Fences full movie review - Rich and Entertaining, but Stage-Bound
In Fences, Troy Maxton is a middle-aged trash collector living in mid-1950s Pittsburgh with his wife Rose and their high school-aged son Cory.
Maxton was once a baseball player of some promise in the Negro League. Unfortunately, the color barrier was not broken in major league baseball until Maxton's prime had already passed?although a thirteen-year stretch in prison for an accidental murder also undoubtedly contributed to Troy's failure to reach the big leagues.
As the picture begins, Troy's thoughts are occupied with a confrontation he recently initiated with his employer over an essential unfairness: The relatively-menial task of garbage collection is being performed by black employees, while the less-strenuous and higher-paying position of driving the garbage trucks is assigned to whites. On their walk home from work, Troy vows to this friend Bono that he intends to pursue the resolution of the unfairness, even if it costs him his job.
Arriving home, however, Troy is also surprised by his wife with the information that their son Cory is being scouted by a major university, with the intention of recruiting him for a football scholarship?rewarding the son with a free education in exchange for his athletic abilities. Troy's reaction is surprising: The elder Maxton is mistrusting: Nothing, he claims, is ever given away for free, and the son is better off where he is?finishing school and keeping his job working weekends at the nearby A&P grocery market. It is suggested that Troy resists the son's college scholarship because he fears the son exceeding his own modest accomplishments.
Also members of the Maxtons' extended family are Troy's younger brother Gabriel, and Troy's adult son Lyons. Gabriel is a World War II veteran who sustained a disabling combat wound, and is now mentally disabled and living on a veteran's pension. $3000 paid to Gabriel by the US government for his wound was used by Troy to purchase the Maxtons' home, with the understanding that Troy and his family would be Gabriel's caregivers, although as the picture begins Gabriel has recently moved into the home of a woman in the neighborhood, to whom the Maxtons pay a monthly rent.
Troy's primary pursuit during evenings and weekends is the construction of a wooden fence around the perimeter of the backyard of the Maxton home. The reason for the fence is variously suggested as a means of protecting the family from the outside world, isolating the family in a domain where Troy is their sole provider, or as a means of keeping death?the Grim Reaper?away from Troy. In this manner, the Angel of Death becomes almost an unseen member of the picture's cast. The fence also is symbolic of the barriers Troy has erected between himself and his sons.
Originally produced in 1983, a limited 13-week stage revival of Fences was staged in April of 2010 at Broadway's Cort Theatre. That production starred Denzel Washington and Viola Davis as Troy and Rose, and won three Tony Awards?for Washington and Davis as Outstanding Actor and Actress, and for Best Revival of a Play.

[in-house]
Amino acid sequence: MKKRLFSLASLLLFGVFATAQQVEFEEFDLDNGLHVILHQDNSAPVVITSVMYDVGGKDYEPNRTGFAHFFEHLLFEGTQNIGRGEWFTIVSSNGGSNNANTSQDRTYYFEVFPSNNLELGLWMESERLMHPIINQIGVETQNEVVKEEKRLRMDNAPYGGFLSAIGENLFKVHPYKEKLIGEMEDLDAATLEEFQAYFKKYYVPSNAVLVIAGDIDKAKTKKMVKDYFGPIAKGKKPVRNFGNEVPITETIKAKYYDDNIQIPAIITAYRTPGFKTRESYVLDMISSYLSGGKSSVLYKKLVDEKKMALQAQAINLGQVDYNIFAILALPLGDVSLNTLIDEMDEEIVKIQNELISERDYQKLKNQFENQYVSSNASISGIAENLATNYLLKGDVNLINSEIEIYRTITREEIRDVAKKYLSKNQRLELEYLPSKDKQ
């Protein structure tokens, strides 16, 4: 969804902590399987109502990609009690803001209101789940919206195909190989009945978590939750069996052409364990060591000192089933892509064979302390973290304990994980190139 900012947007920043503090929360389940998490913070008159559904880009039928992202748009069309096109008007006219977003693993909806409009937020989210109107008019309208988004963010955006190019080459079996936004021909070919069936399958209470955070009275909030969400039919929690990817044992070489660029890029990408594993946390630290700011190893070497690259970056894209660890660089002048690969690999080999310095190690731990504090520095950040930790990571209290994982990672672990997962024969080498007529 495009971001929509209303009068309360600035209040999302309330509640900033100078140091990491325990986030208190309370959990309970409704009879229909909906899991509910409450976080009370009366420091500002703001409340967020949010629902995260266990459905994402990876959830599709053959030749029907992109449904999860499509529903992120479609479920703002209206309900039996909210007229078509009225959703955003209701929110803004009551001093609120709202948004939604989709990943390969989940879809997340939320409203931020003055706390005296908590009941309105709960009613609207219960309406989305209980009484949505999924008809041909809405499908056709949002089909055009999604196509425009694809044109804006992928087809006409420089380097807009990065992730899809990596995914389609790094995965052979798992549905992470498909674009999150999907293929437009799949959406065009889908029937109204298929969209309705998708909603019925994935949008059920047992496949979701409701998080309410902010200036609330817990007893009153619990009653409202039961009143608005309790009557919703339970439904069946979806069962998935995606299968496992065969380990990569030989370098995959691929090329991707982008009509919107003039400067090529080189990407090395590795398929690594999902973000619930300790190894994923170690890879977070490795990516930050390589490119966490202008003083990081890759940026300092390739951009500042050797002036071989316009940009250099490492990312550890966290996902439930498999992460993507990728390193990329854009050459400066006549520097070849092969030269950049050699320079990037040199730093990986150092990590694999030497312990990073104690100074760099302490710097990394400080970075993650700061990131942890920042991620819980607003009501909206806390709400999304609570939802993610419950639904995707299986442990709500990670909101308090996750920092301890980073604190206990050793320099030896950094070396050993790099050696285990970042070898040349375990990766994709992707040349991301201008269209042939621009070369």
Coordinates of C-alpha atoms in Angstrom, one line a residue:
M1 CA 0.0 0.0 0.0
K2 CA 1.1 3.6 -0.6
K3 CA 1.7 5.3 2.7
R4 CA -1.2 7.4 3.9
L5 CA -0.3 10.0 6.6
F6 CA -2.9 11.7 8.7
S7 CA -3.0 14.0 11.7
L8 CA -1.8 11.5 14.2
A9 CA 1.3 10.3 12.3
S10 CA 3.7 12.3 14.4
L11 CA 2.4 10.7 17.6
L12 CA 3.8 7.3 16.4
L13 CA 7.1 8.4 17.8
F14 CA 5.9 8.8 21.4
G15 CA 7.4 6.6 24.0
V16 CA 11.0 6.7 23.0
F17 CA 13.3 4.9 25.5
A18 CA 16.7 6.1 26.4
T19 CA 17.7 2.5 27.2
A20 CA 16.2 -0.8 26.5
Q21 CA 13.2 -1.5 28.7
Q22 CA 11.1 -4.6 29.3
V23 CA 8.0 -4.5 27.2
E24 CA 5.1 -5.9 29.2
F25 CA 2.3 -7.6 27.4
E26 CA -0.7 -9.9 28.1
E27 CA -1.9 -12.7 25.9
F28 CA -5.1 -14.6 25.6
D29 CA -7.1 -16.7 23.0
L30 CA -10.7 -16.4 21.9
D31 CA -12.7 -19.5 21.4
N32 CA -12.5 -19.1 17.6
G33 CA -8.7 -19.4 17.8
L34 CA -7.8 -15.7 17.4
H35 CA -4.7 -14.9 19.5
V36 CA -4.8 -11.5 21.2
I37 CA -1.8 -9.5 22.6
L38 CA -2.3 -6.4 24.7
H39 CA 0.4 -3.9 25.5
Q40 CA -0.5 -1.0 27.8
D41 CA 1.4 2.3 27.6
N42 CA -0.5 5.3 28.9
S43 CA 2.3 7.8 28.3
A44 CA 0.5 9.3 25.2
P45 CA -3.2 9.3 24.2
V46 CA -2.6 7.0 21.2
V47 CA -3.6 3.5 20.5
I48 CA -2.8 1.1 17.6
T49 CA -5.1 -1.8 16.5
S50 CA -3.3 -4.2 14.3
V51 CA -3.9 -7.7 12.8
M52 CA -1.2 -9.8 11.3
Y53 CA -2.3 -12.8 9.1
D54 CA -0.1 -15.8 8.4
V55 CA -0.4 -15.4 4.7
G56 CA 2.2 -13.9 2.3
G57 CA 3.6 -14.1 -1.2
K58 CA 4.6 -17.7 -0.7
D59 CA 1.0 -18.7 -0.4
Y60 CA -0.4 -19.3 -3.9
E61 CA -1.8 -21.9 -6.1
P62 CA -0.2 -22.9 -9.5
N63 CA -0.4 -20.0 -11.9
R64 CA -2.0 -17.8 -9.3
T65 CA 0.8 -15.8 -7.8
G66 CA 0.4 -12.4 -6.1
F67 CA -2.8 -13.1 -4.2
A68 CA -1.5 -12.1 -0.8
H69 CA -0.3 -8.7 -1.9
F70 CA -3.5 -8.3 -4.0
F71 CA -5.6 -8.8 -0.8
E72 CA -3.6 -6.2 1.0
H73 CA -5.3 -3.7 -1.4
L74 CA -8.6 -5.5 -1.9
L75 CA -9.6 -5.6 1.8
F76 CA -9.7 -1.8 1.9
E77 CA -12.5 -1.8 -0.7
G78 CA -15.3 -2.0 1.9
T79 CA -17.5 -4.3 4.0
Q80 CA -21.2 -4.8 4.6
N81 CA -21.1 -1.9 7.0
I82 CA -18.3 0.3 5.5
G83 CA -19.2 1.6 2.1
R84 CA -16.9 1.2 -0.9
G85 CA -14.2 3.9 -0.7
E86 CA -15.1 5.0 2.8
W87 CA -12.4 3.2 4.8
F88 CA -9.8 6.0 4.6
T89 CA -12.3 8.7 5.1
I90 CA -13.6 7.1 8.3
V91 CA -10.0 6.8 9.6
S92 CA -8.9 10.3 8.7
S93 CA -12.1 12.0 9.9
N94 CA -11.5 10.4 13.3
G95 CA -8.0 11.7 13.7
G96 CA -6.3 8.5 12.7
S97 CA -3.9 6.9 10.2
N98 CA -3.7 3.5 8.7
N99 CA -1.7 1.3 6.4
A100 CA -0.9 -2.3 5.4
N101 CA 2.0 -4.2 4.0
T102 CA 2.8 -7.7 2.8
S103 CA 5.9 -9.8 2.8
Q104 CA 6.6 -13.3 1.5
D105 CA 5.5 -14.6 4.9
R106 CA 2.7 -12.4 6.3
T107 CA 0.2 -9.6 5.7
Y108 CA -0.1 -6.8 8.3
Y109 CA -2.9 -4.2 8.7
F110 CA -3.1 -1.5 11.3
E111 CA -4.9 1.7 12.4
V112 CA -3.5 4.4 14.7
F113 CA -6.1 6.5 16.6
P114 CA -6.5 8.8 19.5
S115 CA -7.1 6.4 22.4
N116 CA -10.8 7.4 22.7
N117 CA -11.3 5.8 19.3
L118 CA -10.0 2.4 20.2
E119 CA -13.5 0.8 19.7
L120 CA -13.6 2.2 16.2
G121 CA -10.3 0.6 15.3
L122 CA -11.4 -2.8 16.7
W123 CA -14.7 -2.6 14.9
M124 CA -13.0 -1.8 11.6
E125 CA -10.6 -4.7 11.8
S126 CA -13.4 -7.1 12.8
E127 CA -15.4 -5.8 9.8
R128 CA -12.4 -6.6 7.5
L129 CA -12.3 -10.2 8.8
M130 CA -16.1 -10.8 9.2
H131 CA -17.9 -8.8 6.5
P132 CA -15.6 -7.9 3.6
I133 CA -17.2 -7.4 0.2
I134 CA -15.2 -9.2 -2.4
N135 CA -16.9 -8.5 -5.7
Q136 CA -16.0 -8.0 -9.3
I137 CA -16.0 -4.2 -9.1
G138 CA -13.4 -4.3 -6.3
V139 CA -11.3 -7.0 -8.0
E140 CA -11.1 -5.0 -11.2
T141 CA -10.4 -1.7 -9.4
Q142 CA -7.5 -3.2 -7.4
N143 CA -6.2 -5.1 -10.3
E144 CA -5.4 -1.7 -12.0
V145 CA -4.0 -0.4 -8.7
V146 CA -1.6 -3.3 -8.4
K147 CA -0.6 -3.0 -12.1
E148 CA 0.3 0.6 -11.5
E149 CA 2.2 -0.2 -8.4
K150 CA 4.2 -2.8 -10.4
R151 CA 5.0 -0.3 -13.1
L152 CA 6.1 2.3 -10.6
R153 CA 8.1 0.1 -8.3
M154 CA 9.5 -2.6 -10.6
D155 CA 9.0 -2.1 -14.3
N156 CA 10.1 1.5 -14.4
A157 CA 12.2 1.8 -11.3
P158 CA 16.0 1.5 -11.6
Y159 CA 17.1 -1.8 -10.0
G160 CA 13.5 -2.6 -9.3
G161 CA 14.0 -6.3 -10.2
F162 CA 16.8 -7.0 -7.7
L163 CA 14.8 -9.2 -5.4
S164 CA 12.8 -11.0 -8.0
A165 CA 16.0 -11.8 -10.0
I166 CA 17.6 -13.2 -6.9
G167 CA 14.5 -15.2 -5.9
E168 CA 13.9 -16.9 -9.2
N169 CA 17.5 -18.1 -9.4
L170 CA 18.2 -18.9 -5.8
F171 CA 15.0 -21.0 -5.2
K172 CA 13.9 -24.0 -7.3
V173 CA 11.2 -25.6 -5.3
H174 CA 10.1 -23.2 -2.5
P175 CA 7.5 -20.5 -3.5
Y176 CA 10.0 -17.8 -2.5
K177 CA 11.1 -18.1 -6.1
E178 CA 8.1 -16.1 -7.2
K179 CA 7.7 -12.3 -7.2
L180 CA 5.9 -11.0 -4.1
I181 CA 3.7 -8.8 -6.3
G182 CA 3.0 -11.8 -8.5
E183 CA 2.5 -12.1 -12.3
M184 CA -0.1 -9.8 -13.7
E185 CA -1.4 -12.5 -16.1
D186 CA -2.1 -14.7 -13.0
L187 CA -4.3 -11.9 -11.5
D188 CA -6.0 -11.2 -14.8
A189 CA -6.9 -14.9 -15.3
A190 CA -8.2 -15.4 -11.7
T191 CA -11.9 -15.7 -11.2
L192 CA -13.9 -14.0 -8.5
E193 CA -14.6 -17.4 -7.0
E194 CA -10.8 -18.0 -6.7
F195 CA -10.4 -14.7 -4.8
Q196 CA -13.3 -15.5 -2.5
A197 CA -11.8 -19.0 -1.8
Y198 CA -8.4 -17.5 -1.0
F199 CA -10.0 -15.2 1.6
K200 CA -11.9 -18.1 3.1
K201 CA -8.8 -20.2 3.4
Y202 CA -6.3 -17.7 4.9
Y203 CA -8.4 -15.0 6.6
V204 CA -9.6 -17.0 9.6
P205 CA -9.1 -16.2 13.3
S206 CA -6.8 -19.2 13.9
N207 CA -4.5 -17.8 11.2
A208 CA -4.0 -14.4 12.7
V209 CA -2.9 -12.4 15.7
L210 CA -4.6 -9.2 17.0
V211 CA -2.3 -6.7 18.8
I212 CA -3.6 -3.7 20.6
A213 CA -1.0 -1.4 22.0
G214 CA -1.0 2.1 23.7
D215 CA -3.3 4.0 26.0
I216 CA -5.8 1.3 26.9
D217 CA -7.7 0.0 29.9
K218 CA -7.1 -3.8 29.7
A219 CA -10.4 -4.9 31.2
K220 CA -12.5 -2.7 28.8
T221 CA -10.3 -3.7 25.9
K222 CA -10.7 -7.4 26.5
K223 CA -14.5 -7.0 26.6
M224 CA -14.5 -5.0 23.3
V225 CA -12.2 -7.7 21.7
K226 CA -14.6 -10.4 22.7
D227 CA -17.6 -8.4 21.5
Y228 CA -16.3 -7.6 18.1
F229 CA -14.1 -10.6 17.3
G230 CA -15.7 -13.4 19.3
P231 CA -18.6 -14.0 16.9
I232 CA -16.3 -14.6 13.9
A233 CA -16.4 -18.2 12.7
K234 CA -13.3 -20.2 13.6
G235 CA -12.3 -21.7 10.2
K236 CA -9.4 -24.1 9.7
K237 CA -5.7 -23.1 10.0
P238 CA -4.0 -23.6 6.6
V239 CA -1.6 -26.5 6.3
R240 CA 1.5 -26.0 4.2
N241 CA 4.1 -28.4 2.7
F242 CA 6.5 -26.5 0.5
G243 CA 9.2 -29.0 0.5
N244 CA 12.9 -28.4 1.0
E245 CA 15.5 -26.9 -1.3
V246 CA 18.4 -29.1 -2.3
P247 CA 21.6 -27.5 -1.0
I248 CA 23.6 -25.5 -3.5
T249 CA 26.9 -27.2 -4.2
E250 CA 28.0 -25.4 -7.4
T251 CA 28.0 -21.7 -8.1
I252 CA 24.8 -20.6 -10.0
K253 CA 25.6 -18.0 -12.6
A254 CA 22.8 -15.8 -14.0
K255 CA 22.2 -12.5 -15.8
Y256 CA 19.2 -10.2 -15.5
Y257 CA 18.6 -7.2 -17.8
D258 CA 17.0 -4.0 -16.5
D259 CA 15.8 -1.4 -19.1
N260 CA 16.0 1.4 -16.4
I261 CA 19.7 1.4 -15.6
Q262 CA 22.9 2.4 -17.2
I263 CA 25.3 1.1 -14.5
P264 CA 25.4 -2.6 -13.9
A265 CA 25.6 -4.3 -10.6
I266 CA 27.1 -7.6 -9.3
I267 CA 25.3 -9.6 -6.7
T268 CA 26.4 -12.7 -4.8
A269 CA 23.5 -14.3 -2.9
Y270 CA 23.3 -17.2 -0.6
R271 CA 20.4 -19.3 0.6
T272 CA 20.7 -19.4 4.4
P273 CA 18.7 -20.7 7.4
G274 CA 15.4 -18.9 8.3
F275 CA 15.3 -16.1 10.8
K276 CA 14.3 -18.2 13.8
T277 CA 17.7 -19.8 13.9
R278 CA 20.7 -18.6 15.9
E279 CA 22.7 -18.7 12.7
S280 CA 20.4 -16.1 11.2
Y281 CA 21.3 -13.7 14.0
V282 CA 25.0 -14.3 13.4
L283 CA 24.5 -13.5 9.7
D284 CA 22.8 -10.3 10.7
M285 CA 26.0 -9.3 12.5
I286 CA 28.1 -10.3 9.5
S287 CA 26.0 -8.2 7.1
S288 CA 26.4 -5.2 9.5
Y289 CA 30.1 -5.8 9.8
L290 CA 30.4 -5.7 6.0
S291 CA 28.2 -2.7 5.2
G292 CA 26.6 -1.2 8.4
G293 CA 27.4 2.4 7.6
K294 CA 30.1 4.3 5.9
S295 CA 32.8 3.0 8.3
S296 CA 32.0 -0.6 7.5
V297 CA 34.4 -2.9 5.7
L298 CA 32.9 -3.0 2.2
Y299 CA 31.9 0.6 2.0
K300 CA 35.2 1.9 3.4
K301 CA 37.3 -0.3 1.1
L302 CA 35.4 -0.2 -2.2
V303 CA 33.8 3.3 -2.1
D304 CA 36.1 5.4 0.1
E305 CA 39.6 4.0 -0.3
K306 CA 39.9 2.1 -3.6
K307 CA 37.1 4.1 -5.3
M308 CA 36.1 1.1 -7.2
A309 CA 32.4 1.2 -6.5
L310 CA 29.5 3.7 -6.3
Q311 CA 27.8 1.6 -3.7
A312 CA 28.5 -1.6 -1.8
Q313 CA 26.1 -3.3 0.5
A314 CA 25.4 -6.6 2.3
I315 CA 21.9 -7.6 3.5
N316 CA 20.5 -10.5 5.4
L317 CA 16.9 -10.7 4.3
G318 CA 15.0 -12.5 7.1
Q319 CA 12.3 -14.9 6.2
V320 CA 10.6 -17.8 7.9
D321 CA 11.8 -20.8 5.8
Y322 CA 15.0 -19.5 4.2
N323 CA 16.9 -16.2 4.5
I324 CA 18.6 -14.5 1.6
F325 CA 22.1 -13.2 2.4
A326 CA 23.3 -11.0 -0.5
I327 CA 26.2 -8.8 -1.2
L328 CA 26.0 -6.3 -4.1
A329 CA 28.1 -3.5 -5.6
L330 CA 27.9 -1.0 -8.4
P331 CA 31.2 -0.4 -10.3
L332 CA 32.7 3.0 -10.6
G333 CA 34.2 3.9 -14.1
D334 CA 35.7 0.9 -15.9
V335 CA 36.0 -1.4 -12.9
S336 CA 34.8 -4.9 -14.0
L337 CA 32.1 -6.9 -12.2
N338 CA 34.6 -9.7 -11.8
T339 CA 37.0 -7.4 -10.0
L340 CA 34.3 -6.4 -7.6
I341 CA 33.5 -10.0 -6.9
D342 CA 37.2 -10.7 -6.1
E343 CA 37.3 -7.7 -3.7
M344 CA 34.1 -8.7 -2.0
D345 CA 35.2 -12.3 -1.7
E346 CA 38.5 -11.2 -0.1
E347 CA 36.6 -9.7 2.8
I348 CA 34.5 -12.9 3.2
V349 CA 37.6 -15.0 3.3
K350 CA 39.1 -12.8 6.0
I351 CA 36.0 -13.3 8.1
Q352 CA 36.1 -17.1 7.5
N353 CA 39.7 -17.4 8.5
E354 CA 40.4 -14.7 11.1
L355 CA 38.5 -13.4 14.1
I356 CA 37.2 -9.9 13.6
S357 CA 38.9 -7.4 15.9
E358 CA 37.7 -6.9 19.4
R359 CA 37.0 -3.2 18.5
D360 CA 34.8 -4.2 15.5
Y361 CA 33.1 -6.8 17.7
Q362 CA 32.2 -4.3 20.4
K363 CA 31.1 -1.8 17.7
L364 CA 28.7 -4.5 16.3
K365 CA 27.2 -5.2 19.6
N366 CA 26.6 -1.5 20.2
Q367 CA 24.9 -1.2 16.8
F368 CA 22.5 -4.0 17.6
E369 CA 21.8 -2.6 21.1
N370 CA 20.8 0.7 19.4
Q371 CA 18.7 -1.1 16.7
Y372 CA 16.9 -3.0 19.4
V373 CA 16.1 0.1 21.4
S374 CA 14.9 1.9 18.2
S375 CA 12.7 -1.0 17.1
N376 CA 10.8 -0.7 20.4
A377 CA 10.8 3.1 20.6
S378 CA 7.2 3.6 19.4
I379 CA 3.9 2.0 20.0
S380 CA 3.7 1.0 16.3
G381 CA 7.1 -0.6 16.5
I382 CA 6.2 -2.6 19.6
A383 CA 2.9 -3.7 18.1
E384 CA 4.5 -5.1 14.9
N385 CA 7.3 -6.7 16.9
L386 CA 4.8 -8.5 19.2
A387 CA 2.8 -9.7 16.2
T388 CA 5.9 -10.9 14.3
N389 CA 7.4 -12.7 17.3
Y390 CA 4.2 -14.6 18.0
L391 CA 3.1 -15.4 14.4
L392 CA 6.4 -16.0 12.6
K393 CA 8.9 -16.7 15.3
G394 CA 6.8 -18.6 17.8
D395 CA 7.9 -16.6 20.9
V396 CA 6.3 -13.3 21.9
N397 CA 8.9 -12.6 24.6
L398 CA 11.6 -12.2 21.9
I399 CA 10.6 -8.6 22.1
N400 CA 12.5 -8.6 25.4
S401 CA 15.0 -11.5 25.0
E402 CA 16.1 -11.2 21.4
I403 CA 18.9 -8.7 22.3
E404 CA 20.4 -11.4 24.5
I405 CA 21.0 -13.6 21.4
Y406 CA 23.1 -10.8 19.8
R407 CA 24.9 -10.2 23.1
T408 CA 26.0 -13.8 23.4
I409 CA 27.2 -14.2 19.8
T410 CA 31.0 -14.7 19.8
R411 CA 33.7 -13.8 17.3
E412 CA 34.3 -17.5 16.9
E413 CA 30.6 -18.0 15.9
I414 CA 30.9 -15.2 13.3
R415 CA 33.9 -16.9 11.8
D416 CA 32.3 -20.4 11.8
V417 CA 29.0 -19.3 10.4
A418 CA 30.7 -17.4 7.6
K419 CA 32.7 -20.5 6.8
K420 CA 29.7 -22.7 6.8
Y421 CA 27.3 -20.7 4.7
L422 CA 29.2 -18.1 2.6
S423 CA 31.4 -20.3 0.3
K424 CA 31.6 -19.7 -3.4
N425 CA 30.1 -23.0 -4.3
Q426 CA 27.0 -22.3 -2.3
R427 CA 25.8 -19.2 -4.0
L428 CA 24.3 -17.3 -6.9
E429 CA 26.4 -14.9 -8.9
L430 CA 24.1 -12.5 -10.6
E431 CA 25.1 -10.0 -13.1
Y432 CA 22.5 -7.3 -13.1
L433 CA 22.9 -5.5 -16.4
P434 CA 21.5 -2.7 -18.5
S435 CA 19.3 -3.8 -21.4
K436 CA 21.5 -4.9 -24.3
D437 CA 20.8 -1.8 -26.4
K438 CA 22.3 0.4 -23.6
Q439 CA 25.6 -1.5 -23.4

The movie is directed by star Denzel Washington, and Washington the director serves the source material of Fences well?possibly a little too well. Although August Wilson died in October of 2005, prior even to the acclaimed Broadway revival of Fences, Wilson is credited appropriately as the author of the picture's screenplay, "based upon his play." And with very few exceptions, a filmed version of the Broadway play is what we see with Washington's motion picture version.
Most of the cast?-Washington and Davis, Mykelti Williamson as Gabriel, Russell Hornsby as Troy's adult son Lyons, Stephen McKinley Henderson as Bono?-also reprise their roles from the 2010 Broadway revival. And after certain key scenes, Washington the director even allows the screen to fade to black?for the viewer, it's impossible to not imagine the curtain descending in a stage production, to provide a break between scenes.
But stage-bound depiction aside, Fences as a movie is an honor to watch, if not precisely a pleasure This is not a happy picture, and family patriarch Troy Maxton is revealed throughout the drama as a deeply-flawed individual. But the production is remarkably well-crafted, almost flawless, making superb use of its filming locations in Pittsburgh's Hill District, although the exteriors are seen in only a few shots. Backgrounds are digitally added showing 1950s-era steel mill smokestacks. And the production design is nearly perfect?even the garbage collected by Troy and Bono looks authentic, although the laundry Rose hangs on the clothesline in the backyards sometimes looks like it's already been dried and pressed.
And the acting is uniformly superb by all cast members. At age 62, Denzel Washington as an actor has become nearly a force of nature, and plainly in Fences he's never been better or more effective. The sight of Washington opening a window during a rainstorm to bellow in rage at the Angel of Death reminds the viewer that film acting just doesn't get any better than this.
Matching Washington eyeball-to-eyeball, if not scene-to-scene, is the excellence?almost saintliness?of Viola Davis as Rose. Davis' performance is a revelation, nearly an epiphany, and makes the viewer wish her gift as a performer could be used in more motion picture productions beyond the supporting roles she's played in other, more inferior films. This is not a supporting role?Rose could easily be advertised as the primary character in Fences.
Fences the motion picture is also a work in which time has caught up with the artistic intentions and expressions of author August Wilson. Is Fences still relevant, thirty years after its stage premiere? Absolutely. More than age or affluence, inequality, generations, unfairness, politics, or even race, Fences is a movie about American life.